Tips for Organizing and Storing Fabric Scraps

Friday, May 29, 2020

Happy Friday! Time for another sewing room organization post. If you've missed any of the previous posts in this series, you can find them all here: Sewing Room Organization Series.

This week we're going to focus on tips for organizing and storing fabric scraps! Scraps were the #1 topic that was submitted on my instagram post kicking off this series. It makes sense, most of us are constantly making new scraps! Left unorganized, they can get out of control really fast! So having a good system that works for you and your needs is an important part of having an organized sewing space. Let's get started!

Evaluate Your Needs

Before diving into reorganizing your scraps, I'd like you to ask yourself a few questions about your scrap situation:

- What types of scraps do you use most? (strips, 2.5" squares, 5" squares etc.)

- What kind of scrap projects do you make? (completely scrappy or more curated color scheme)

- What is your current scrap storage solution? What about it is or isn't working for you?

Now that you have a bit of a feel for your specific situation, let's get to organizing!

What Size Scraps to Keep

It's important to start by defining what a scrap means to you. This is very specific to each individual, depending on what types of projects you sew and what kind of piecing you enjoy. Also, how much space you have to store scraps! If you often find yourself working with little pieces and doing small scale piecework, you'll probably want to hold onto even the smallest scraps. If you're not interested in doing that, only save scraps the size that you think you'll actually use. Holding onto super small scraps you won't sew with will only clutter up your space!

For larger pieces, if a piece is around a fat eighth (9"x21"), I usually keep it folded in my stash. If it's a scrap that I still have yardage of, I'll often tuck it into the middle of the yardage. Or you could designate a storage bin for super tiny scraps and also for larger pieces that could be big enough for a zip pouch or other small project.

There isn't a right or wrong size to keep or toss. Figure out what works best for you!

What to Do with Scraps You Don't Want

There are a lot of things you can do with unwanted scraps, aside from throwing them away. Here are a few ideas:
- Use as stuffing for a pillow, pincushion or softie
- Give to a friend (or trade!)
- Sell them (I find a gallon ziploc bags full go fast!)
- Donate to your local library/school/community group/neighbors
- Bring to a retreat or your local quilt guild to share

Organizing Scraps

Here are just a few of the many different ways you could choose to keep your scraps organized. I'd recommend considering how you use your scraps when deciding how to organize them.

By Color
Keep scraps separated into color groups.

By Print
Keep scraps organized by print type. Ex: stripes, dots, blenders, solids, focal prints, novelty, holiday, etc.

By Size
Keep scraps organized by size. Ex: strips, small squares, large squares, etc.

By Designer/Collection
Keep scraps from specific designers or collections separated.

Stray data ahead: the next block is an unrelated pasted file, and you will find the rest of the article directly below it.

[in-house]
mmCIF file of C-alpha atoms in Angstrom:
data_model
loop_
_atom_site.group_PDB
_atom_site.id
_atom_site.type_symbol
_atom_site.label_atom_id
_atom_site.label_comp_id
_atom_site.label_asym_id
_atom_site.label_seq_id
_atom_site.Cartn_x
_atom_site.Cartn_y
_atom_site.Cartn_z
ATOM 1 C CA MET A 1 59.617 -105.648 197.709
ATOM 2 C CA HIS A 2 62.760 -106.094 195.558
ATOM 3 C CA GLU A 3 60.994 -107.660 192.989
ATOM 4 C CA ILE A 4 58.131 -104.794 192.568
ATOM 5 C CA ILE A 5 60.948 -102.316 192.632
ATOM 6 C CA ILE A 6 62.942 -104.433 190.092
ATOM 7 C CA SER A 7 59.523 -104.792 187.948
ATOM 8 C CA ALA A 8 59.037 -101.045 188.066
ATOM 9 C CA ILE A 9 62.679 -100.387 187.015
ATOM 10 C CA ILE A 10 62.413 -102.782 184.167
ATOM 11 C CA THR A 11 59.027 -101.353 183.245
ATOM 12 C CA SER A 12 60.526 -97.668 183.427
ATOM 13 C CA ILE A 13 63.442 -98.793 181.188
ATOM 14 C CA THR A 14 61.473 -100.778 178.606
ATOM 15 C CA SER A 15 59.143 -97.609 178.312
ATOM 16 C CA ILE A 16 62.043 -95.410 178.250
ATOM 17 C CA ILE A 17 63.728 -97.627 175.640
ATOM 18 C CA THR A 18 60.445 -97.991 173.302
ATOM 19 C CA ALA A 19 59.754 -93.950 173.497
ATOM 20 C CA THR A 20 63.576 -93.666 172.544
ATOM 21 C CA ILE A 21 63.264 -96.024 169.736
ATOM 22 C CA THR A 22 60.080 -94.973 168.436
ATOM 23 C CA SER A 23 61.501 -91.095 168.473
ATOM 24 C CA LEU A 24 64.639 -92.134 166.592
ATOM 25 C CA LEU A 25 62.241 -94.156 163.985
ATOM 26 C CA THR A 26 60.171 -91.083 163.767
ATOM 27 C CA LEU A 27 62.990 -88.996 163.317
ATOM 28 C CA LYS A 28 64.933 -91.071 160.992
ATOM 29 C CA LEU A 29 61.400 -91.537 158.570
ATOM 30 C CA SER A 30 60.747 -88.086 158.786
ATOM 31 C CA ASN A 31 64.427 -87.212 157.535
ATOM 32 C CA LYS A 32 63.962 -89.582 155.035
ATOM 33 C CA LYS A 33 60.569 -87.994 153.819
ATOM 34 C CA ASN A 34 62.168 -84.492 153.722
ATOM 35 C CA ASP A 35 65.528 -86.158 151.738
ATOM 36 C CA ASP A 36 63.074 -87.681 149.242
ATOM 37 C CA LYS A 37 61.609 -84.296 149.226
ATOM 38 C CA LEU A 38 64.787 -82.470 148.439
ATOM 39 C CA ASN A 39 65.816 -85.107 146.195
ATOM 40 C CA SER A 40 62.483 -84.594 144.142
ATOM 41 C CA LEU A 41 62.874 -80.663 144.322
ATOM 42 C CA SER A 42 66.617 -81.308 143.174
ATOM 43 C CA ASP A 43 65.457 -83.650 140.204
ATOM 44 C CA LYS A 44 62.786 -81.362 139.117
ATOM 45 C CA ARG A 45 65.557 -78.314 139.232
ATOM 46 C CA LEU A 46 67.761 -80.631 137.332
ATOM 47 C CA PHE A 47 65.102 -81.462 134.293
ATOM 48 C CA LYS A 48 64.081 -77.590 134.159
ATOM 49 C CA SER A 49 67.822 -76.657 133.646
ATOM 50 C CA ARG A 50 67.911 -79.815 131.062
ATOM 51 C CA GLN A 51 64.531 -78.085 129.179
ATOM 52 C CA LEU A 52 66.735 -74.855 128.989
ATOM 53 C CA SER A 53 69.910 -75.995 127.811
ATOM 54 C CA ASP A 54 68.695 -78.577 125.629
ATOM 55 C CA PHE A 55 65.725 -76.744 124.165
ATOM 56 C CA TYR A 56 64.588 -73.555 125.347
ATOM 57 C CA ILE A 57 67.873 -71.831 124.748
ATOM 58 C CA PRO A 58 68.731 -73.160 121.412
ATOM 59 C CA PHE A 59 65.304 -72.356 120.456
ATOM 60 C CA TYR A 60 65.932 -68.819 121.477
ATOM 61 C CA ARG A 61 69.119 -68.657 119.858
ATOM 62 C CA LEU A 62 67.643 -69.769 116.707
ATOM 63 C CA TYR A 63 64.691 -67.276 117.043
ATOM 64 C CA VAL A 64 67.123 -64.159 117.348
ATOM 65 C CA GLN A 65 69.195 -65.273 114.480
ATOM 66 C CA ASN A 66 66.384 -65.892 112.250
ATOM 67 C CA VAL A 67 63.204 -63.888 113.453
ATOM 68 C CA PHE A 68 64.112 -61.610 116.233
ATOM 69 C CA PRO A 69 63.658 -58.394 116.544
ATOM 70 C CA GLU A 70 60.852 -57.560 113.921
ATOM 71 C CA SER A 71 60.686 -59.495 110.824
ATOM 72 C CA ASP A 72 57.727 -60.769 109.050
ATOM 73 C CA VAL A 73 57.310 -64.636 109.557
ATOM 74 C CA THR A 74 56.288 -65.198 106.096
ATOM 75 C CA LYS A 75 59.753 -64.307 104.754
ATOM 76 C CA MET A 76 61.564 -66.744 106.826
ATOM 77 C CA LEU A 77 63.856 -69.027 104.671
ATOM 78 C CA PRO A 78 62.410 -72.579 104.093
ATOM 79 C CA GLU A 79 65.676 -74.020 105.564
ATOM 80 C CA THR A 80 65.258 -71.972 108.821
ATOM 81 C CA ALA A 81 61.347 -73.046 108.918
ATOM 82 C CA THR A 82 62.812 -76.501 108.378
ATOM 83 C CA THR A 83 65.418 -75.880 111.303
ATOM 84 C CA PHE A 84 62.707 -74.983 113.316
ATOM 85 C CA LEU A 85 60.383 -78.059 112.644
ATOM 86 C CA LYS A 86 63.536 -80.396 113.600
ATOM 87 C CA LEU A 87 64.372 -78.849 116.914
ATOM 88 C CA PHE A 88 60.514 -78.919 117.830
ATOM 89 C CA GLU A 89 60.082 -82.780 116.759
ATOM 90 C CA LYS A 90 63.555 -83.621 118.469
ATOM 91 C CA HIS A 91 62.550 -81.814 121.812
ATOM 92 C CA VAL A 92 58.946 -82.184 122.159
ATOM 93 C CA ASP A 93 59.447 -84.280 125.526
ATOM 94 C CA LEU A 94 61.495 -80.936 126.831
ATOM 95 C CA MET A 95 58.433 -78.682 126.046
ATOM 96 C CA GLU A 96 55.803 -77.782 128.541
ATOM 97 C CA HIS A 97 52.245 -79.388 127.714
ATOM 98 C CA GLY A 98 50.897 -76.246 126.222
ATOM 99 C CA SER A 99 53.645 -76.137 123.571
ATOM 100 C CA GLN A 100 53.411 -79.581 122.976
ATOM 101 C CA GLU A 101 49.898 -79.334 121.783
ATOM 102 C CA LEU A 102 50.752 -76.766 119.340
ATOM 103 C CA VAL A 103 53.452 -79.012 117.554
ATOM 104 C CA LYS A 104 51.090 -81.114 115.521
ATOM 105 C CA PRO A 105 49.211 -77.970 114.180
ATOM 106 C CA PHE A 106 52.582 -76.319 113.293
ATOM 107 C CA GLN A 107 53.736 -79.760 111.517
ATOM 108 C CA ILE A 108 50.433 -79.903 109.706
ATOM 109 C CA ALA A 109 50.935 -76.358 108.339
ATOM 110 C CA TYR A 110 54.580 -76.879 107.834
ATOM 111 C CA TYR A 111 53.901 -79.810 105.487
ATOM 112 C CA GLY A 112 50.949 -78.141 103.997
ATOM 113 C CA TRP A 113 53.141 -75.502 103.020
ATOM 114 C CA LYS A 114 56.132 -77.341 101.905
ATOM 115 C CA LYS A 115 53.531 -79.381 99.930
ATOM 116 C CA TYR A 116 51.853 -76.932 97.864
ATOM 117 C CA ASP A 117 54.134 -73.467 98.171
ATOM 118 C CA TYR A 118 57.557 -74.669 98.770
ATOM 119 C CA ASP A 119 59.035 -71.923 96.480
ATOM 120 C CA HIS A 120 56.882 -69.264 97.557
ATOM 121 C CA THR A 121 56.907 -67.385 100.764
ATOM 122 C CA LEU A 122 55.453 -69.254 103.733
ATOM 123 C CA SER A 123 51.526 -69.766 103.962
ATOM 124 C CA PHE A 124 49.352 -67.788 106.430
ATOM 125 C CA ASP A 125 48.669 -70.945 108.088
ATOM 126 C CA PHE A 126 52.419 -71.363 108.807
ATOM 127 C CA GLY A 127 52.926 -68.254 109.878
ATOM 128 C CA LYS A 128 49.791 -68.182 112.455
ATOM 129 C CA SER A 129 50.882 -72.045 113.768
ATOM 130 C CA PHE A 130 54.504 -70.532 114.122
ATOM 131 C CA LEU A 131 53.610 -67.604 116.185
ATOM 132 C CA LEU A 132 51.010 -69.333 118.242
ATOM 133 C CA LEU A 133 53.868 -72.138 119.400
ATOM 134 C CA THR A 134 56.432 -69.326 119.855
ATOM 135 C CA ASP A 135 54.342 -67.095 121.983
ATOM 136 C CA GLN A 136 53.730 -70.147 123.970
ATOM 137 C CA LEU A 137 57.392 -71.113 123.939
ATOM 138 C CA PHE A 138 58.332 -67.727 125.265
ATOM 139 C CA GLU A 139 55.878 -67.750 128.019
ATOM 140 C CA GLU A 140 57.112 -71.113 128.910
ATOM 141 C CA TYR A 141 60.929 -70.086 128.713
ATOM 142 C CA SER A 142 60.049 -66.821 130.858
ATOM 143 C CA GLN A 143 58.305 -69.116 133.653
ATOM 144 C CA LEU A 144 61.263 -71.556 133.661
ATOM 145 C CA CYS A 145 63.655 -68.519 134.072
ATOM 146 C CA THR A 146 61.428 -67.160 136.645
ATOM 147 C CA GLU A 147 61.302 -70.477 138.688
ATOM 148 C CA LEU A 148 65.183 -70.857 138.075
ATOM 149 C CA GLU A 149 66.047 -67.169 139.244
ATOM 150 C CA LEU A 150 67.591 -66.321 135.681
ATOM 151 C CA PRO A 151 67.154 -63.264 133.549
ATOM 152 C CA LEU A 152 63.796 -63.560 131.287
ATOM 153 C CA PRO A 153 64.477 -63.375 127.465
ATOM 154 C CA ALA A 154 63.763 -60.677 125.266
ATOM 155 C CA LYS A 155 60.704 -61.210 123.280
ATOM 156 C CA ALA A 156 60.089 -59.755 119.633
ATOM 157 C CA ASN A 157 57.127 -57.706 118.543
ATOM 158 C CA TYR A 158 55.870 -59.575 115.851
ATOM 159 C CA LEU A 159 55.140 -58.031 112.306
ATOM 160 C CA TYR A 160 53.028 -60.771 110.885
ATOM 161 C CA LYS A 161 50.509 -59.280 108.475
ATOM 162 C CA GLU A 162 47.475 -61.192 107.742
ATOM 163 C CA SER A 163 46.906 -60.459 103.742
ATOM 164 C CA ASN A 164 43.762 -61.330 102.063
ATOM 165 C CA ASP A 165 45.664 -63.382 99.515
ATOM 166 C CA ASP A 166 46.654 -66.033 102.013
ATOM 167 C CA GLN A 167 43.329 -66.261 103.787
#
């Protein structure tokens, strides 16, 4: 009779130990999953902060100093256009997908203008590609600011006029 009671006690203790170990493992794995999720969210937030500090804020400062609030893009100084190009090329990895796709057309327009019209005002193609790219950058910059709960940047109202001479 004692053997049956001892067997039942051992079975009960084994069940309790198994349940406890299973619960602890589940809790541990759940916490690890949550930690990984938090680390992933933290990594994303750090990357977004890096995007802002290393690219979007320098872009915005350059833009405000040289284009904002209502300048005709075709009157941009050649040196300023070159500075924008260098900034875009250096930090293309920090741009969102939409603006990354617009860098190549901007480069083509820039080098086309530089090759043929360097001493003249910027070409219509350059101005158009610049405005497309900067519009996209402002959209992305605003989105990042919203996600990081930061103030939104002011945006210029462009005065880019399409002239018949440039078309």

By Project
Keep scraps from individual projects organized together

By Fabric Type
Keep scraps organized by fabric type. Ex: Quilting cotton, linen, canvas, garment fabric, etc.

Personally, I use a combination of these organizing styles. First, I have my scraps separated by type. So all my linen/canvas scraps are together, garment fabric scraps and then quilting cotton scraps. Within my quilting cotton scraps, I have those organized by color. I also have two other small collections of scraps separated: Liberty Lawn scraps and extra special novelty fabric scraps. I don't often work with all the colors or fabrics at once, so for me it makes the most sense to have my scraps organized by color.

Scrap Storage Ideas

Just like for WIPs, I'm a huge fan of drawer units for scrap storage too. Basically anything that has separate compartments for the different scrap groups will work! The number of compartments you need will depend on how many scraps you have and how you've decided to organize them. Most of my scraps are organized in these drawers from The Container Store (Tall Opaque Modular Stackable Drawer*). They were an investment, but they've held up really well over the last four years and survived a thousand mile move unscathed.

Previously I used these inexpensive drawer units* that you can find at Target or Walmart, they worked great too!

Bins, boxes, and baskets work great for storing scraps too, and can easily be stored on a bookshelf or other storage unit. something opaque would be nice and hidden in a shared space!

If you don't have a lot of room for drawers or baskets, you could keep your scraps separated with ziploc bags. I organized and stored my scraps this way for many years when I was in a smaller space! I found it to work well and the bags lasted a really long time so you don't have too feel too guilty about the extra plastic. You could also use paper envelopes for a plastic-free option.

Scrap Processing

As I mentioned in the post on keeping your tabletop clutter free, I keep a big bin on the floor near my machine for tossing scraps as I cut. This really helps keep my sewing room cleaner, and it means I can tackle that bin all at once instead of constantly needing to put scraps away. I highly recommend using some kind of temporary storage location for scraps you're making. It's especially handy if you process your scraps before storing them. This will depend on how you use scraps and how you have them organized. If you are storing your scraps by size, you may choose to cut your scraps into those specific sizes before putting them away. So if you have a running stash of 2.5" strips or 5" squares, you can process your scraps into those sizes first.